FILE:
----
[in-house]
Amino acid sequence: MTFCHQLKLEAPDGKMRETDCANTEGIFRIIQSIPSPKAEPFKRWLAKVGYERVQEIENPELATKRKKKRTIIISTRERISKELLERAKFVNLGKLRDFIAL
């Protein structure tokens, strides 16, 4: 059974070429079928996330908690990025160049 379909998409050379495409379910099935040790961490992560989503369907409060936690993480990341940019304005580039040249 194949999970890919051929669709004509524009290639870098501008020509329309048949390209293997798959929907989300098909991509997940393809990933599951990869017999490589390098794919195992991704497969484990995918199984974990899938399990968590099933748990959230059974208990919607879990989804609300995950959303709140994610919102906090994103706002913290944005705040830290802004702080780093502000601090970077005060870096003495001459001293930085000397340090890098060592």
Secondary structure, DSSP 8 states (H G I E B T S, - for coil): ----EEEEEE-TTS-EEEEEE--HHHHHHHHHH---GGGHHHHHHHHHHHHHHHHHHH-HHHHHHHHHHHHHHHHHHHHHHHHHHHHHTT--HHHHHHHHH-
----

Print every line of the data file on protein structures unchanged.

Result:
[in-house]
Amino acid sequence: MTFCHQLKLEAPDGKMRETDCANTEGIFRIIQSIPSPKAEPFKRWLAKVGYERVQEIENPELATKRKKKRTIIISTRERISKELLERAKFVNLGKLRDFIAL
């Protein structure tokens, strides 16, 4: 059974070429079928996330908690990025160049 379909998409050379495409379910099935040790961490992560989503369907409060936690993480990341940019304005580039040249 194949999970890919051929669709004509524009290639870098501008020509329309048949390209293997798959929907989300098909991509997940393809990933599951990869017999490589390098794919195992991704497969484990995918199984974990899938399990968590099933748990959230059974208990919607879990989804609300995950959303709140994610919102906090994103706002913290944005705040830290802004702080780093502000601090970077005060870096003495001459001293930085000397340090890098060592």
Secondary structure, DSSP 8 states (H G I E B T S, - for coil): ----EEEEEE-TTS-EEEEEE--HHHHHHHHHH---GGGHHHHHHHHHHHHHHHHHHH-HHHHHHHHHHHHHHHHHHHHHHHHHHHHHTT--HHHHHHHHH-